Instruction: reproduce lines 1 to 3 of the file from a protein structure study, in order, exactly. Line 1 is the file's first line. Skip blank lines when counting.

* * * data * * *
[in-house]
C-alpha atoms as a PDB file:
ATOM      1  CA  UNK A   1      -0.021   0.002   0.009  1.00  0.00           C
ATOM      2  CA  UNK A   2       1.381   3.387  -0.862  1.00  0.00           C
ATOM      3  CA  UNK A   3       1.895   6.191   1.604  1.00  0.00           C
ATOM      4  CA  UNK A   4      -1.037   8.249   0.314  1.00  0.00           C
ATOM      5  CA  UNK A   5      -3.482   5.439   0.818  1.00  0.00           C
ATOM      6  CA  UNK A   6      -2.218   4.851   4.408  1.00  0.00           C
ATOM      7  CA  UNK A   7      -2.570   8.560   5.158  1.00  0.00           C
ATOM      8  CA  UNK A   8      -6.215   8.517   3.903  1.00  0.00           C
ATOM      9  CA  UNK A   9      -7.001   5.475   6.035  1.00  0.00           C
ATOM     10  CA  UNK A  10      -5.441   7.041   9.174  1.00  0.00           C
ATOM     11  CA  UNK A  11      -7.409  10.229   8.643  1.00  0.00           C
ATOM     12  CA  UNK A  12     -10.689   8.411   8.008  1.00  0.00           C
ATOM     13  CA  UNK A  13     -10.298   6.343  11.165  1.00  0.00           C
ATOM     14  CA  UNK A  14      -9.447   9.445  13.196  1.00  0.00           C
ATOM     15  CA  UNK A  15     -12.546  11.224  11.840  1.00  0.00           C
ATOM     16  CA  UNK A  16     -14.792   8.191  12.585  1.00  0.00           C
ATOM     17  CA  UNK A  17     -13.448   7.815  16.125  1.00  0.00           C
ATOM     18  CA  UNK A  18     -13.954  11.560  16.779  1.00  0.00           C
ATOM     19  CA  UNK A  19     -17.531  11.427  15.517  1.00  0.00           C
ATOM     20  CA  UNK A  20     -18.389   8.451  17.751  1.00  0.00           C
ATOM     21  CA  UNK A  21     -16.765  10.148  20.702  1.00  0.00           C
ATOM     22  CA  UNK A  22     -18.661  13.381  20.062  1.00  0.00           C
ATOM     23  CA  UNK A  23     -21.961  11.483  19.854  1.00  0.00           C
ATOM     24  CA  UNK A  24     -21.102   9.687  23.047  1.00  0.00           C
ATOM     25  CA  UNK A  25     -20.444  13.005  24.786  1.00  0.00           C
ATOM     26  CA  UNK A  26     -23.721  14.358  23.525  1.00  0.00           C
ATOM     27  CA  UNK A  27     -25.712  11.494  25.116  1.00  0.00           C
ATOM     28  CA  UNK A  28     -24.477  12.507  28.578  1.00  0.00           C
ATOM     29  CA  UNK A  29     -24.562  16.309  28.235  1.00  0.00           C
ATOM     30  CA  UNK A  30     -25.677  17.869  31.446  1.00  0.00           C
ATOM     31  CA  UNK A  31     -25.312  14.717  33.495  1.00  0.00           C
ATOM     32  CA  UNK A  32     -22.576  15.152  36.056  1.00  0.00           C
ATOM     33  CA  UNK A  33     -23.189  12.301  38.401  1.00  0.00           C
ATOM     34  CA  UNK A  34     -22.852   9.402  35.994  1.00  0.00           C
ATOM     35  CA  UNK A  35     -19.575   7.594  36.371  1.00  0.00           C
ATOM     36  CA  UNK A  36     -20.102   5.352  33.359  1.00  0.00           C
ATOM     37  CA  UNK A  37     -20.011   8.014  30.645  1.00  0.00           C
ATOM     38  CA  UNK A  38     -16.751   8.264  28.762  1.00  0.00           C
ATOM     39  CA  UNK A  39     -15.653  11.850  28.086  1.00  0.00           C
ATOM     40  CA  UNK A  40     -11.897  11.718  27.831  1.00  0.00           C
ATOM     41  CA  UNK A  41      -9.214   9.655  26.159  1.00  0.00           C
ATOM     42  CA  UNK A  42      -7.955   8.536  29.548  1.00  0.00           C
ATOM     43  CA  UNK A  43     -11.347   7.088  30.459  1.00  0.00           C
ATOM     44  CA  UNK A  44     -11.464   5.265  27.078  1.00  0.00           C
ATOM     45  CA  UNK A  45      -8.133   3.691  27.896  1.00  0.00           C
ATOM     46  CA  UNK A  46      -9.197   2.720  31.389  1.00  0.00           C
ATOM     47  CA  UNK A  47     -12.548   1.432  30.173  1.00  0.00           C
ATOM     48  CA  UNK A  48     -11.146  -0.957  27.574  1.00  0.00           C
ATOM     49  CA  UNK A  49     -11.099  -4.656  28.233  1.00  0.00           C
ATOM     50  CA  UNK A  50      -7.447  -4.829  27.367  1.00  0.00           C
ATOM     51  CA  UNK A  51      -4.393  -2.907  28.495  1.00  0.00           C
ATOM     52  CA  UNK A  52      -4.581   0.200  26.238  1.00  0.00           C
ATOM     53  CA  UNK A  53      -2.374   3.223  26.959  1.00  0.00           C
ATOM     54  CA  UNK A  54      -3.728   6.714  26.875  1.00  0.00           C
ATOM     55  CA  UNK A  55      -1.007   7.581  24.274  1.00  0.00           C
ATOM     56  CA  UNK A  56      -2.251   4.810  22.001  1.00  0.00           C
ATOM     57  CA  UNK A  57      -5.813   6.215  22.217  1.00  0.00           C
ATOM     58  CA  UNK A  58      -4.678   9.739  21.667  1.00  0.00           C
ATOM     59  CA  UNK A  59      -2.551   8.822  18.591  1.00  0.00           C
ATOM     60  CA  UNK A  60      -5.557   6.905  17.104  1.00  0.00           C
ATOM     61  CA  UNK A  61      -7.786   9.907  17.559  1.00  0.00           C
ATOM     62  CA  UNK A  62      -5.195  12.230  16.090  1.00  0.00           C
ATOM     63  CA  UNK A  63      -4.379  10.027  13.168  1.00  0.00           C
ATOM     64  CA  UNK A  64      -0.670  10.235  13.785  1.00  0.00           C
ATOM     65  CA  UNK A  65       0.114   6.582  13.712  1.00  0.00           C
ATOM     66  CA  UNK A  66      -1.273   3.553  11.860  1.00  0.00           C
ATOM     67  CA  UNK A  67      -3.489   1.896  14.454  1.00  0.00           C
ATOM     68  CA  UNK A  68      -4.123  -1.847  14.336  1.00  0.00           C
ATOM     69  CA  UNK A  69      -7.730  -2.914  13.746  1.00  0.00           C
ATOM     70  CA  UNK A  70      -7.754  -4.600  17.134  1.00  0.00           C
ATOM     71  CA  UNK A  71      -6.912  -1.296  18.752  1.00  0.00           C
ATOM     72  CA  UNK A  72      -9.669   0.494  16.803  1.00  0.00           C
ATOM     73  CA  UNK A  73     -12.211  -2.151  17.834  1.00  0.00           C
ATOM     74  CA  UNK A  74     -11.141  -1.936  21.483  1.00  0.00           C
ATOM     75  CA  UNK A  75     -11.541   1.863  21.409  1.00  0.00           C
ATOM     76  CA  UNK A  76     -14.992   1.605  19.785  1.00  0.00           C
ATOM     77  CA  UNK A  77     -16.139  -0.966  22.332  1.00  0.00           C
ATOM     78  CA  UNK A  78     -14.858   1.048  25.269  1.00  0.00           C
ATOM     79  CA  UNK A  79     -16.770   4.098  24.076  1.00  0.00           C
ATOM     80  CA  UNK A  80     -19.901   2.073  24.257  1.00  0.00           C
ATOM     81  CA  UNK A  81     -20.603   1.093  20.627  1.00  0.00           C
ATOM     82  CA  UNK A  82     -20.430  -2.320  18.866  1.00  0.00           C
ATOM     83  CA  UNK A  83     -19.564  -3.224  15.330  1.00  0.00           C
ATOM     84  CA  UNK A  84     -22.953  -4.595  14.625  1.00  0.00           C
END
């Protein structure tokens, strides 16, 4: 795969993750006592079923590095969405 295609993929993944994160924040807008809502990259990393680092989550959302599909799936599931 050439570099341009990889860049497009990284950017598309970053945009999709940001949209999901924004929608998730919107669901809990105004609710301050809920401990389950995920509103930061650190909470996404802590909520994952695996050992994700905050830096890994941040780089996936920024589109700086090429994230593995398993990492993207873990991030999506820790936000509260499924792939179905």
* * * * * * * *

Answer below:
[in-house]
C-alpha atoms as a PDB file:
ATOM      1  CA  UNK A   1      -0.021   0.002   0.009  1.00  0.00           C